is sometimes seen as more of a symbolic or prophetic type of law that foreshadowed Christ
and his sacrifice. Regardless of the interpretation, the notion that parts of the Law were
permanent and others temporary is a common belief among the fathers.
To say that the idea of dividing the Law was unvaried among the patristics, however,
would be incorrect. Many of the proponents of dividing the Law were members of the
allegorical school of Alexandria, but the more literal-based interpretive school of
Antioch consisted of a number of Fathers who did not feel that a division was appropriate
for any section of the Scriptures. Antiochs different hermanutical approach to
Scripture led them to see the Mosaic Law more in terms of "historical developments
and redemptive fulfilment".(23) As the greatest of the Antiocheans, John Chrysostom,
If a candle which gave light by night kept us, when it became day, from the sun, it
would not only not benefit, it would injure us. And so does the Law, if it stands between
us and greater benefits.(24)
Instead of viewing the Law in unequal parts of ceremonial and ethical commands, the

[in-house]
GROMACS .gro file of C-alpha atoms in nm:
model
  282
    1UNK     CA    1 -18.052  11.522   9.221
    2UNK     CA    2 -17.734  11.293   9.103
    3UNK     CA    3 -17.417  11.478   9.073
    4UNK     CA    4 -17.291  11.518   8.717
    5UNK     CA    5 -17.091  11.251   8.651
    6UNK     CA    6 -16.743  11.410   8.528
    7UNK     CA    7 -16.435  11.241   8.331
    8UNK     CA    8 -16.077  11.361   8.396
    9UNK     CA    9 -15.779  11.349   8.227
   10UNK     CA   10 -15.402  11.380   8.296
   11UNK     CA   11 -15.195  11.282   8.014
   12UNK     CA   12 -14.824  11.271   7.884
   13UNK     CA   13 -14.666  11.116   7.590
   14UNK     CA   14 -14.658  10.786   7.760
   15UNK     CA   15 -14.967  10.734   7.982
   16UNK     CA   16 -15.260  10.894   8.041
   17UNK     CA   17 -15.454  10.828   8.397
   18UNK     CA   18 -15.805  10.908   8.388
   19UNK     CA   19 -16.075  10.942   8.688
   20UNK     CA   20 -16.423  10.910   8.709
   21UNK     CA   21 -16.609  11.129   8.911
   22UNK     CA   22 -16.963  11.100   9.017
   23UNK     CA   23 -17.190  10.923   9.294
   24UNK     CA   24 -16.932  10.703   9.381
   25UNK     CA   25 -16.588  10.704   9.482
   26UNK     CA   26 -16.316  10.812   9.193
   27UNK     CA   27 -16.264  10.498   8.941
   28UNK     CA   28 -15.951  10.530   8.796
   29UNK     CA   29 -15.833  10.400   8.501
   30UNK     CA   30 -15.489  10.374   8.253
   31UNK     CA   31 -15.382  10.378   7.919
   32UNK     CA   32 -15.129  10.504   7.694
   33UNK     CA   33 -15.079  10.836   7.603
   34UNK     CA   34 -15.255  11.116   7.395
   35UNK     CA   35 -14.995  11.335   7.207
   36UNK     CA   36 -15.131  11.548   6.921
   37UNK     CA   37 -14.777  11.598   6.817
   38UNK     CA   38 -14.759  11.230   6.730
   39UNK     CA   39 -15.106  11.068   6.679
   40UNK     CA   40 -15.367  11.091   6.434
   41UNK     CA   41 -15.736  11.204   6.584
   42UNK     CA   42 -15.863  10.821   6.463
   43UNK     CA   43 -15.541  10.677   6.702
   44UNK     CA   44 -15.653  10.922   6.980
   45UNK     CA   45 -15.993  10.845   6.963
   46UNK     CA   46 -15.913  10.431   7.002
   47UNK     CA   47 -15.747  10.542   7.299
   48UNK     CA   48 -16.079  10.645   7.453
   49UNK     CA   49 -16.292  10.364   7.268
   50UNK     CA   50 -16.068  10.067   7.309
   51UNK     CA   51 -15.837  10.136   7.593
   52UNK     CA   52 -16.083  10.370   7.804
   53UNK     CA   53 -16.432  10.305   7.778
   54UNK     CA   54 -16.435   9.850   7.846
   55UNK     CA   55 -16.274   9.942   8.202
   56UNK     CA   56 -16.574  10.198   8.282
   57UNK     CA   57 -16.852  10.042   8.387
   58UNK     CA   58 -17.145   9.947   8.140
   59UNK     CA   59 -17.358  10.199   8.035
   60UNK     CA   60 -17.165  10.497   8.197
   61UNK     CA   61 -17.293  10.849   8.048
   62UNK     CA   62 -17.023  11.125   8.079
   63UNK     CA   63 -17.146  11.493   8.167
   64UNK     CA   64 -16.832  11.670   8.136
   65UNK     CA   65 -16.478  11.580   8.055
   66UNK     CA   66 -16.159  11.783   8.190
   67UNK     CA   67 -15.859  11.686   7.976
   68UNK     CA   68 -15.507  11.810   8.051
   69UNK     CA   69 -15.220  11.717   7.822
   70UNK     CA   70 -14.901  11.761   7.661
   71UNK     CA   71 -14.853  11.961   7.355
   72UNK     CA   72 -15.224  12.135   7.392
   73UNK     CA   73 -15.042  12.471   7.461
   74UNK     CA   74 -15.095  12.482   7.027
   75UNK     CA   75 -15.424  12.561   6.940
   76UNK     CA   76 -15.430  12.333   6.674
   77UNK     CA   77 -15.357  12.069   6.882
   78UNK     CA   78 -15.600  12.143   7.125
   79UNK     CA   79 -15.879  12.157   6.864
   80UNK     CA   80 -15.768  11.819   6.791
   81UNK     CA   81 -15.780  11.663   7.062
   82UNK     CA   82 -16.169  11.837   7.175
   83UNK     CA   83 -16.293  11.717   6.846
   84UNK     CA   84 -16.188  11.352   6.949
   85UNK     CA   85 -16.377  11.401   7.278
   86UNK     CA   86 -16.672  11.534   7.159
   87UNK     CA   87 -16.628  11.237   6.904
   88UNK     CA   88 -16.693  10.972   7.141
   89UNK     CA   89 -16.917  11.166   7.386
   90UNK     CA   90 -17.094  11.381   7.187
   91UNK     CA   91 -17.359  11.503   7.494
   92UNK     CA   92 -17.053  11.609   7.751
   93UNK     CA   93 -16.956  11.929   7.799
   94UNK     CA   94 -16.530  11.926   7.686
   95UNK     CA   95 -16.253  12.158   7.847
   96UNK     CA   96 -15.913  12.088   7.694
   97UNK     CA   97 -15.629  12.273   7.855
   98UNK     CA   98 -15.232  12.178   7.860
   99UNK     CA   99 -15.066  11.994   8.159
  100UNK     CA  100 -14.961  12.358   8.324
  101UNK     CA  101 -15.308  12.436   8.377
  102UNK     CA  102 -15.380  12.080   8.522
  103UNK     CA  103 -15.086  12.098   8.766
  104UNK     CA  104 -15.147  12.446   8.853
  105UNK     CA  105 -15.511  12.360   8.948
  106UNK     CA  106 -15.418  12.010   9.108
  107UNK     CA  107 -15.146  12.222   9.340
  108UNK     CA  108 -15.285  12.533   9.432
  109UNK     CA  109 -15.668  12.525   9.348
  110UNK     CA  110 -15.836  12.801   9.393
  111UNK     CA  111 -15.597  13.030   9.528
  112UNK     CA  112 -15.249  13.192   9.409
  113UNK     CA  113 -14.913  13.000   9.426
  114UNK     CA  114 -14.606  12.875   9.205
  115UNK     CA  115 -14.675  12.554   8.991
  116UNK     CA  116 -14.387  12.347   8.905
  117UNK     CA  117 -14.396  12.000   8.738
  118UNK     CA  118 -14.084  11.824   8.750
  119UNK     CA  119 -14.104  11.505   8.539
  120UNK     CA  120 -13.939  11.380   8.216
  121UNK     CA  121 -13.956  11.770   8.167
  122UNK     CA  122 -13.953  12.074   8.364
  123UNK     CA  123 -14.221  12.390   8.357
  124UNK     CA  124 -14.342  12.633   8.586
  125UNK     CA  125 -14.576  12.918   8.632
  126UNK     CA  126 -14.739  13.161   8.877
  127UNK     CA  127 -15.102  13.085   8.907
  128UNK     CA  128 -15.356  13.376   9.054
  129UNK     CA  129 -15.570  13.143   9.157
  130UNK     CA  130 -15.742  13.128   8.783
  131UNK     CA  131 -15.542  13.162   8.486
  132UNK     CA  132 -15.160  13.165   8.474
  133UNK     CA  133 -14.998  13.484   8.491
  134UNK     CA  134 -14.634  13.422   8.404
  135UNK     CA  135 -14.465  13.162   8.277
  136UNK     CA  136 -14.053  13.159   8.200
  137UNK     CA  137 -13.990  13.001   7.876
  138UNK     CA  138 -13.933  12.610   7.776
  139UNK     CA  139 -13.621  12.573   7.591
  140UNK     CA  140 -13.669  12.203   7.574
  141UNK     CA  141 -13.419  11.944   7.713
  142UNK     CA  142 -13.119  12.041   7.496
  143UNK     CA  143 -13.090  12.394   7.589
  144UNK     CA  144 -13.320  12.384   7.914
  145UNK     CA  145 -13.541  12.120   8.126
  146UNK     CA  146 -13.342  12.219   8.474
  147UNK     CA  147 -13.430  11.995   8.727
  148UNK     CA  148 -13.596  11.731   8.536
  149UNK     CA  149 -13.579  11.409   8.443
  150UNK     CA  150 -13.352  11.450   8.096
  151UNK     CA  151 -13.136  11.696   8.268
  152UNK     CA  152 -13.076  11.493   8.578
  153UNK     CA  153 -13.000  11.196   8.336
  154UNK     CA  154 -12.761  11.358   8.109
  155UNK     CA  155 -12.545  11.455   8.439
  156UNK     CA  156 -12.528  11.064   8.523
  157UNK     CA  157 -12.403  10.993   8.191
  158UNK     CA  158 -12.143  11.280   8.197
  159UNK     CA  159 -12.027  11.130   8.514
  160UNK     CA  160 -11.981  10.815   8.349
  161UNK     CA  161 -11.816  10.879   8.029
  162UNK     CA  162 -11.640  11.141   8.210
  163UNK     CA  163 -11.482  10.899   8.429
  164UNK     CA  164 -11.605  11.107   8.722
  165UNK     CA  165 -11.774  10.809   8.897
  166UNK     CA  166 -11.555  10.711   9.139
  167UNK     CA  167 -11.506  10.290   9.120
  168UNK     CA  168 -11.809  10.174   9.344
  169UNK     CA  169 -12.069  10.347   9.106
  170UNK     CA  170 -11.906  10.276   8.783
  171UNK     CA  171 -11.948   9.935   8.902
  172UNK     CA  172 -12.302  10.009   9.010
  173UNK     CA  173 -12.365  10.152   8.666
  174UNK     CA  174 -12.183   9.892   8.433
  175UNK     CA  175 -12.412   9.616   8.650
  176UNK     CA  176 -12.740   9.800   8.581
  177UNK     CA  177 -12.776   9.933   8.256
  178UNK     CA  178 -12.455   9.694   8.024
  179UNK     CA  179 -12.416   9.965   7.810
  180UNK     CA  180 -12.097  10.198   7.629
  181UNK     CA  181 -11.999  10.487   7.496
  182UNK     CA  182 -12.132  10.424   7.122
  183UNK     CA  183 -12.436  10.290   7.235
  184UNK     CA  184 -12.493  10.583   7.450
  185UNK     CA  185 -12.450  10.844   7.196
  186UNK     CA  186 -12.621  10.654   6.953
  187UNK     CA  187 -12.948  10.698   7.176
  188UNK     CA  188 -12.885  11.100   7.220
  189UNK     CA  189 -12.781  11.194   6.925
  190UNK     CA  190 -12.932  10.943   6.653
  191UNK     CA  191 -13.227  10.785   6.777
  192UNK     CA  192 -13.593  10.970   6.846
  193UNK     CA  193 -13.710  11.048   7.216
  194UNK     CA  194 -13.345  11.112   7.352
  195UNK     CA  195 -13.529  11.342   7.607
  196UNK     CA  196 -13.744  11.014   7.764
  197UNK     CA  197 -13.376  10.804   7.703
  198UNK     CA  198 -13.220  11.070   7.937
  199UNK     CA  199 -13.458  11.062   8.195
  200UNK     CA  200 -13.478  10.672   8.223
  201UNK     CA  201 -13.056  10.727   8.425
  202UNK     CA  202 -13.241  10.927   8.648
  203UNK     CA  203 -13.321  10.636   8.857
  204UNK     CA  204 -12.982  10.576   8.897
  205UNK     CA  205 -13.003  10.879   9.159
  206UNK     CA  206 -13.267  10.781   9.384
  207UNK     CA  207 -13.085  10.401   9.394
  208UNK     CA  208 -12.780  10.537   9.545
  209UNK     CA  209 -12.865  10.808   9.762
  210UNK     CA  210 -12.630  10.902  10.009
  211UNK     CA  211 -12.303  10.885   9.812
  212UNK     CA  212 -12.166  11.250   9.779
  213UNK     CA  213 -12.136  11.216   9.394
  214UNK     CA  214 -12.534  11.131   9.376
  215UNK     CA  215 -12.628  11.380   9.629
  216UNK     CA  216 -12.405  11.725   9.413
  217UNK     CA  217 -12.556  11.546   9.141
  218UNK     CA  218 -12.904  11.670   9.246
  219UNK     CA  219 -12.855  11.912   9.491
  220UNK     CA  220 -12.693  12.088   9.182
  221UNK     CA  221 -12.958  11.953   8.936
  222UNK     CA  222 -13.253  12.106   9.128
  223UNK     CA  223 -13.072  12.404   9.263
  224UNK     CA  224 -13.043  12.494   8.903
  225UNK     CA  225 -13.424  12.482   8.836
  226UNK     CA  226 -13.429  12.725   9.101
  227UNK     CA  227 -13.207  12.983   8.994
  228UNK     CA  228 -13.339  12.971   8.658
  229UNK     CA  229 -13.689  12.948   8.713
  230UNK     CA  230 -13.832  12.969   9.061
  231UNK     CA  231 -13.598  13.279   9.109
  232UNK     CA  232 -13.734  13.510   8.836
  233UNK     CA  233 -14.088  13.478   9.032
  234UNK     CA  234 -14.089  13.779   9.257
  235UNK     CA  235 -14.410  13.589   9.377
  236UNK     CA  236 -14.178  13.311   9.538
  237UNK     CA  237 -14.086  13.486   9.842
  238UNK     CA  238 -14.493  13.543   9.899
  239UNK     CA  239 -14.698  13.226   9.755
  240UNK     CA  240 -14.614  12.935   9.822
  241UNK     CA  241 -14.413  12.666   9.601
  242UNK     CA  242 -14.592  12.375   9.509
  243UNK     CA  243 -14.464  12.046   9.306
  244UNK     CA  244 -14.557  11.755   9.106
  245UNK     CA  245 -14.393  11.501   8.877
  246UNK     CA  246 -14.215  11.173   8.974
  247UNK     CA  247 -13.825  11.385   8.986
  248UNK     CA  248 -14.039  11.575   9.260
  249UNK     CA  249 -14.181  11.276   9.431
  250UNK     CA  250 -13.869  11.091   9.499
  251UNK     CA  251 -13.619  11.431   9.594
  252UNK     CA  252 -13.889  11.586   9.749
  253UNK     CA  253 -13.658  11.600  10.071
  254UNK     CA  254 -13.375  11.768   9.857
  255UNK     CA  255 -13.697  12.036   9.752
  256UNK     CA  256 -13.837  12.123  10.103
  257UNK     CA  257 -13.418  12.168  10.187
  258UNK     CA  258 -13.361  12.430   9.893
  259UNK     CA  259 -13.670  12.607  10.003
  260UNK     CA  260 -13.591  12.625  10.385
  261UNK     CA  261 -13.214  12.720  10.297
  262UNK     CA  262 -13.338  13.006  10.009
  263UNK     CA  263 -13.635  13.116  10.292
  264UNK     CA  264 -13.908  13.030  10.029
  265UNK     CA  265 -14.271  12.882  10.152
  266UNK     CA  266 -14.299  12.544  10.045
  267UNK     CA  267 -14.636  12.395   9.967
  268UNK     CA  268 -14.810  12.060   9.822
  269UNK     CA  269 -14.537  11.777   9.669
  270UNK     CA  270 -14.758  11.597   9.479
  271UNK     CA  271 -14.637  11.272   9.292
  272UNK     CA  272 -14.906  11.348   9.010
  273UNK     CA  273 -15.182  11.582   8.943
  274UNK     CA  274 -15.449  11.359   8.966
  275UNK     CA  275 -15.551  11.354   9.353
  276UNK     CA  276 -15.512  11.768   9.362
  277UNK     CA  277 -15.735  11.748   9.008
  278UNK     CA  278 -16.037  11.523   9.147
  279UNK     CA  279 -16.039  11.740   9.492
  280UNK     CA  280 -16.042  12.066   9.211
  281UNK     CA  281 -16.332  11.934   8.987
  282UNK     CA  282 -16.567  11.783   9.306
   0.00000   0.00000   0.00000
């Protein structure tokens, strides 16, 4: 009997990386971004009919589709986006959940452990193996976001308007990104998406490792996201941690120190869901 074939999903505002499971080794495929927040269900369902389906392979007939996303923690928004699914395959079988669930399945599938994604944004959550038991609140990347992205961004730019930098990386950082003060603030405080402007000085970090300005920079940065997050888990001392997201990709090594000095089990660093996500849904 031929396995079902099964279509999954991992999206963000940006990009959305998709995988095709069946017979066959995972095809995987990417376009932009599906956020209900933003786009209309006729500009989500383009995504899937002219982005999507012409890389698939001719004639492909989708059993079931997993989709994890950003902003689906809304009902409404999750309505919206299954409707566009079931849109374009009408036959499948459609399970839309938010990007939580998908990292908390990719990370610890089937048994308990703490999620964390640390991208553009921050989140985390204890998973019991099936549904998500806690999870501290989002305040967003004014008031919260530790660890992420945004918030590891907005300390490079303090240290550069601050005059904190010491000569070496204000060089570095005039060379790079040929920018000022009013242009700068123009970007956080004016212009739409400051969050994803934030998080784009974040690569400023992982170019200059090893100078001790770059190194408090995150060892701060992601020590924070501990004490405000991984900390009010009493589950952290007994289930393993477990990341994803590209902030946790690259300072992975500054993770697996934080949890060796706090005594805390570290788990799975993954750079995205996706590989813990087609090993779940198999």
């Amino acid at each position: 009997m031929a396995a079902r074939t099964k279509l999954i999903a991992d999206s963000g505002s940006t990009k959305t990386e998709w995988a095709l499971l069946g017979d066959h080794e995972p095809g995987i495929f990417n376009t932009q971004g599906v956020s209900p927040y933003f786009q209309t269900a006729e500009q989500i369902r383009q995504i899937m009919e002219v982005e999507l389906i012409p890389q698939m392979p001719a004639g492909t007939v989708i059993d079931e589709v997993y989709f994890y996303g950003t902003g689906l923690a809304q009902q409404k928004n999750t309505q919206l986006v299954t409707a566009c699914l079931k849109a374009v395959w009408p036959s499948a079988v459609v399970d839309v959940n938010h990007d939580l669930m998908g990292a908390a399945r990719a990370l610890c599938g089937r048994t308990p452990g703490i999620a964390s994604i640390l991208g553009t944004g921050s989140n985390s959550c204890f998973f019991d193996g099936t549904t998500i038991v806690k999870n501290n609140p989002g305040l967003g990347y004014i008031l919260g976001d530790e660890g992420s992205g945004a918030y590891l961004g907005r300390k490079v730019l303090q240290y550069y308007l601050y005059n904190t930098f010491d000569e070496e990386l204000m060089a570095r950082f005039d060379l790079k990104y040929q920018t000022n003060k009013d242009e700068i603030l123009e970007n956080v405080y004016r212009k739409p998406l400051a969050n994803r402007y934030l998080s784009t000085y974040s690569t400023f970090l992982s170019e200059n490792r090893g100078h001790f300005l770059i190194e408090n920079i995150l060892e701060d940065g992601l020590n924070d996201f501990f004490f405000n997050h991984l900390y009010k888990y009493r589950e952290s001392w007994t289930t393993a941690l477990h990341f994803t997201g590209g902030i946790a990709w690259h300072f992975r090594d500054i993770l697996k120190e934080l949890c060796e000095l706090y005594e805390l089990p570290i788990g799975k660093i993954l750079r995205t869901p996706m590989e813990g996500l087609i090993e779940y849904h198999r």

Antiocheans instead interpret the entire Law as being fulfilled in Christ. Of
course, it must be remembered that during the flourishing of the Antiochean school
(especially with Theodore of Mopsuestia, Theodoret of Cyrus, and Chrysostom) the issues
facing the Christian Church no longer consisted of defending the practices of Christians
compared to the Jews; instead, they concerned the Trinitarian and Christological debates
that consumed the 4th and 5th centuries. So instead of seeing the Law in various parts,
the Law is perceived as one of mans developmental steps toward the central figure in
history: Christ. Because of this, some of the Antiochean fathers do not even see any of
the Mosaic Law as applicable to Christians of their time, instead believing the Christian
need only follow the Gospel. According to Richard Longenecker, "Chrysostom was not
prepared to see the Mosaic law as an ethical guide for Christians."(25) Instead, with
the coming of Christ, the totality of the Law has been fulfilled in him, and there is no
need to divide it into two parts.
The next section will deal with the major interpretations of the Mosaic Law in relation
to Christ by the patristics. The divisions just discussed will be important as the basis
for most of the interpretations of the Fathers. It was necessary for the early Christians
first to acknowledge which of the laws were still to be kept and which were now to be
disregarded due to the advent of Christ. In general, most of the fathers regarded the
Decalogue as still applicable to Christians but the ritual commands no longer binding. The
invalidity of the ritual commandments was intrinsically related to the original purpose of
the Law. This is the area to which we shall turn next.